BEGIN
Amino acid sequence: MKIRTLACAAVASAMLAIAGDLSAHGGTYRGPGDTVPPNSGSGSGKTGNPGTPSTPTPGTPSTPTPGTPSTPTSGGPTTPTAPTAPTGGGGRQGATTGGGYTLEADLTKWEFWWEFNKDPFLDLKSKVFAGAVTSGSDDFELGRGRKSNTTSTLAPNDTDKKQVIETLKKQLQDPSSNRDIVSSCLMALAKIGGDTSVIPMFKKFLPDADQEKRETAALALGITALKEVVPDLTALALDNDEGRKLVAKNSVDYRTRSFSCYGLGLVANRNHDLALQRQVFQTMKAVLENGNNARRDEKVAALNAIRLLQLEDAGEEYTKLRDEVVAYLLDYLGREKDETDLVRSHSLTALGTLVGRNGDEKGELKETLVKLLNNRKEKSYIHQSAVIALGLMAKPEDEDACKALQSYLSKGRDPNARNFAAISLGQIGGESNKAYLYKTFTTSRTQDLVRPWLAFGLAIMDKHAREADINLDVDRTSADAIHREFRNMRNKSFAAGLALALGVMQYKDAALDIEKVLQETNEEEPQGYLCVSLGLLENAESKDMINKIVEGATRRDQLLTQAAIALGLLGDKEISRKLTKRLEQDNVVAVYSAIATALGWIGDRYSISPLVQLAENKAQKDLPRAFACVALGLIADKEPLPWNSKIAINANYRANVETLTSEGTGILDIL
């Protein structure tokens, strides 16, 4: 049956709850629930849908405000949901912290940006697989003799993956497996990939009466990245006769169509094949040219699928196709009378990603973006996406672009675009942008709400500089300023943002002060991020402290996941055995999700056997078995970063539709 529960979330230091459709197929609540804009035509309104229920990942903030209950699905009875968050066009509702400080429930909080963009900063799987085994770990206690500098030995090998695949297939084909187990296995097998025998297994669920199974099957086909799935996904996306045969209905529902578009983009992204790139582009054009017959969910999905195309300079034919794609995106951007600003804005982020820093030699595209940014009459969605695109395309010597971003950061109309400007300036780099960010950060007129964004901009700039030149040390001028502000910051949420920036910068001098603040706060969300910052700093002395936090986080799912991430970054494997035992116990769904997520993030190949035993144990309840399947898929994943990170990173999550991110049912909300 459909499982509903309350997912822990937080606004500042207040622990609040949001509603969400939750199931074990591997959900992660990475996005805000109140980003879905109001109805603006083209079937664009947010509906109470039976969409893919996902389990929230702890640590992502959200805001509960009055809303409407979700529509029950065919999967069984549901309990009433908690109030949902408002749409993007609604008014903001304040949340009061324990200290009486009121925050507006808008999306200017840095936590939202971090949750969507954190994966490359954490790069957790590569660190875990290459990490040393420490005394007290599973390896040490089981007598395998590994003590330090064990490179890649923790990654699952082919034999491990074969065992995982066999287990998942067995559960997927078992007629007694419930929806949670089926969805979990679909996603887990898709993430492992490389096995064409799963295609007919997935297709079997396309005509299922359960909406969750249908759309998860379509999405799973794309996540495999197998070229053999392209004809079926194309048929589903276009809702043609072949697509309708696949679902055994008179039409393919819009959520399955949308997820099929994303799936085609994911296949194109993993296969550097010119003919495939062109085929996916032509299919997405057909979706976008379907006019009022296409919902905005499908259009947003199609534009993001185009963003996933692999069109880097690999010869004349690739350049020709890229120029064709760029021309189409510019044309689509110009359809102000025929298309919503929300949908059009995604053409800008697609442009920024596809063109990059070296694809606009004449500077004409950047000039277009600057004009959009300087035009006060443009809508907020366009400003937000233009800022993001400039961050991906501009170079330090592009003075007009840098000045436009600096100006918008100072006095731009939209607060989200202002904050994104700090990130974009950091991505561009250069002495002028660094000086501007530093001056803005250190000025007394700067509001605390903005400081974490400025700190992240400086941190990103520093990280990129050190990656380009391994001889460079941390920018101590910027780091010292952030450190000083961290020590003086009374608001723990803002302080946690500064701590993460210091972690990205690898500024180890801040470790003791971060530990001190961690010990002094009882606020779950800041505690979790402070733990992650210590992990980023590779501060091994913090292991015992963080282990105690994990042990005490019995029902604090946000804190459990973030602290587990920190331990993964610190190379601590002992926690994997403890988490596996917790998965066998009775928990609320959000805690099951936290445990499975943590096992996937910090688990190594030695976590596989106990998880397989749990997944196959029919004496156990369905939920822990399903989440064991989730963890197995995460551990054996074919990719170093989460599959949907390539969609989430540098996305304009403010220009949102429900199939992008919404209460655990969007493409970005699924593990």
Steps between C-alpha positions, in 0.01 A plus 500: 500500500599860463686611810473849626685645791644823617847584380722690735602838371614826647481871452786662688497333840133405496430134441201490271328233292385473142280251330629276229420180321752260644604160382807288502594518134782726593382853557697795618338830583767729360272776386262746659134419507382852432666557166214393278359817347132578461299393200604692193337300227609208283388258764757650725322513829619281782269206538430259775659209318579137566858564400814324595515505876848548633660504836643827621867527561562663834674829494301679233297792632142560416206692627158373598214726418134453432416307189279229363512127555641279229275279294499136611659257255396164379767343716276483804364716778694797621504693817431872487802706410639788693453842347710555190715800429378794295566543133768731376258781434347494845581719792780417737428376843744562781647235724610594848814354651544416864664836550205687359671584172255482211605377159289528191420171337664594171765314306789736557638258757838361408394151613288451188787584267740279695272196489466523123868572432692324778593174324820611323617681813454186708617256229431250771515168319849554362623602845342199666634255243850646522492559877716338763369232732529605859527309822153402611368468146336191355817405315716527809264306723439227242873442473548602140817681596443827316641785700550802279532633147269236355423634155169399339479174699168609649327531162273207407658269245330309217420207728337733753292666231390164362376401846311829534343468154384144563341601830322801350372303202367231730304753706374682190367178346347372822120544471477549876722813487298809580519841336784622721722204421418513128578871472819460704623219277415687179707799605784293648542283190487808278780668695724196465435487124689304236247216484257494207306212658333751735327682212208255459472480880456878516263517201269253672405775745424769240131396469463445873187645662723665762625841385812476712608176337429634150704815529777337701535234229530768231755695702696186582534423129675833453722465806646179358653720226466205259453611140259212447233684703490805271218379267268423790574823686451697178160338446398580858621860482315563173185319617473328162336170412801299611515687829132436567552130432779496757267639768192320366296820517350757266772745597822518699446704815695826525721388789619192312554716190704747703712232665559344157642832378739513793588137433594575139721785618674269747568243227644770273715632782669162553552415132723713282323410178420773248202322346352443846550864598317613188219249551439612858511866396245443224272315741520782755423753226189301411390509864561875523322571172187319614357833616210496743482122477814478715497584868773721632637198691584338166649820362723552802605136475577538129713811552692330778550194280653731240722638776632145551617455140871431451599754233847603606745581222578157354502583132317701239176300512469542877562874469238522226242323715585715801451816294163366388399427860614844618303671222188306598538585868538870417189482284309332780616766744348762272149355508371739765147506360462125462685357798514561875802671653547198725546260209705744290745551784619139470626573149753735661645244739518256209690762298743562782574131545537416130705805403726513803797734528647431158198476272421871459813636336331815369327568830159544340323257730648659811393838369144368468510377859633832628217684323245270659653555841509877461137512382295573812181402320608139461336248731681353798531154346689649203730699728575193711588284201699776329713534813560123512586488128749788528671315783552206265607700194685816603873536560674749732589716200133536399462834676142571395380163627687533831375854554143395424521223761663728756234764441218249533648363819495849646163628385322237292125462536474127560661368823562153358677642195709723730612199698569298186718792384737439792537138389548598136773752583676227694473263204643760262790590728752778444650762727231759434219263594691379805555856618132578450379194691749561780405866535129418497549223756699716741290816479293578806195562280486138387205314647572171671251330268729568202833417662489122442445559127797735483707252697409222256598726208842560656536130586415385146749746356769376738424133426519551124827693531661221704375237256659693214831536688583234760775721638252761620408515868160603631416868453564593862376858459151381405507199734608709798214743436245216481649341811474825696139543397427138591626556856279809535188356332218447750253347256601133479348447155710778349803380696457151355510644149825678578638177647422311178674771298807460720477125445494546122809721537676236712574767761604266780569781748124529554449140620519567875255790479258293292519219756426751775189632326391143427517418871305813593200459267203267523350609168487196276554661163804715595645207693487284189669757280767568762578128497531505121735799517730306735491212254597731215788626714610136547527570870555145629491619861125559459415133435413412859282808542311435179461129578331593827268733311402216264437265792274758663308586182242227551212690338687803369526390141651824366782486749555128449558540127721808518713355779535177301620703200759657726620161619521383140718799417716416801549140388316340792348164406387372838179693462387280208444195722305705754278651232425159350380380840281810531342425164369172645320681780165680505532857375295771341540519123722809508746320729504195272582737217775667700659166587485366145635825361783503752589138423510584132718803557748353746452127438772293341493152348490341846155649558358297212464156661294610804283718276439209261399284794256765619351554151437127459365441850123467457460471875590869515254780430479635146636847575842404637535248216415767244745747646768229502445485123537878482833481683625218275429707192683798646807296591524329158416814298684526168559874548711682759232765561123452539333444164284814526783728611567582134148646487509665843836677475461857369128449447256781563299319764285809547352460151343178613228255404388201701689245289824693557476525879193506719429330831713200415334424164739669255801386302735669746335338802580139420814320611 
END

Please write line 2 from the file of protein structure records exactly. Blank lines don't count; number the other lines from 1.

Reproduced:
């Protein structure tokens, strides 16, 4: 049956709850629930849908405000949901912290940006697989003799993956497996990939009466990245006769169509094949040219699928196709009378990603973006996406672009675009942008709400500089300023943002002060991020402290996941055995999700056997078995970063539709 529960979330230091459709197929609540804009035509309104229920990942903030209950699905009875968050066009509702400080429930909080963009900063799987085994770990206690500098030995090998695949297939084909187990296995097998025998297994669920199974099957086909799935996904996306045969209905529902578009983009992204790139582009054009017959969910999905195309300079034919794609995106951007600003804005982020820093030699595209940014009459969605695109395309010597971003950061109309400007300036780099960010950060007129964004901009700039030149040390001028502000910051949420920036910068001098603040706060969300910052700093002395936090986080799912991430970054494997035992116990769904997520993030190949035993144990309840399947898929994943990170990173999550991110049912909300 459909499982509903309350997912822990937080606004500042207040622990609040949001509603969400939750199931074990591997959900992660990475996005805000109140980003879905109001109805603006083209079937664009947010509906109470039976969409893919996902389990929230702890640590992502959200805001509960009055809303409407979700529509029950065919999967069984549901309990009433908690109030949902408002749409993007609604008014903001304040949340009061324990200290009486009121925050507006808008999306200017840095936590939202971090949750969507954190994966490359954490790069957790590569660190875990290459990490040393420490005394007290599973390896040490089981007598395998590994003590330090064990490179890649923790990654699952082919034999491990074969065992995982066999287990998942067995559960997927078992007629007694419930929806949670089926969805979990679909996603887990898709993430492992490389096995064409799963295609007919997935297709079997396309005509299922359960909406969750249908759309998860379509999405799973794309996540495999197998070229053999392209004809079926194309048929589903276009809702043609072949697509309708696949679902055994008179039409393919819009959520399955949308997820099929994303799936085609994911296949194109993993296969550097010119003919495939062109085929996916032509299919997405057909979706976008379907006019009022296409919902905005499908259009947003199609534009993001185009963003996933692999069109880097690999010869004349690739350049020709890229120029064709760029021309189409510019044309689509110009359809102000025929298309919503929300949908059009995604053409800008697609442009920024596809063109990059070296694809606009004449500077004409950047000039277009600057004009959009300087035009006060443009809508907020366009400003937000233009800022993001400039961050991906501009170079330090592009003075007009840098000045436009600096100006918008100072006095731009939209607060989200202002904050994104700090990130974009950091991505561009250069002495002028660094000086501007530093001056803005250190000025007394700067509001605390903005400081974490400025700190992240400086941190990103520093990280990129050190990656380009391994001889460079941390920018101590910027780091010292952030450190000083961290020590003086009374608001723990803002302080946690500064701590993460210091972690990205690898500024180890801040470790003791971060530990001190961690010990002094009882606020779950800041505690979790402070733990992650210590992990980023590779501060091994913090292991015992963080282990105690994990042990005490019995029902604090946000804190459990973030602290587990920190331990993964610190190379601590002992926690994997403890988490596996917790998965066998009775928990609320959000805690099951936290445990499975943590096992996937910090688990190594030695976590596989106990998880397989749990997944196959029919004496156990369905939920822990399903989440064991989730963890197995995460551990054996074919990719170093989460599959949907390539969609989430540098996305304009403010220009949102429900199939992008919404209460655990969007493409970005699924593990």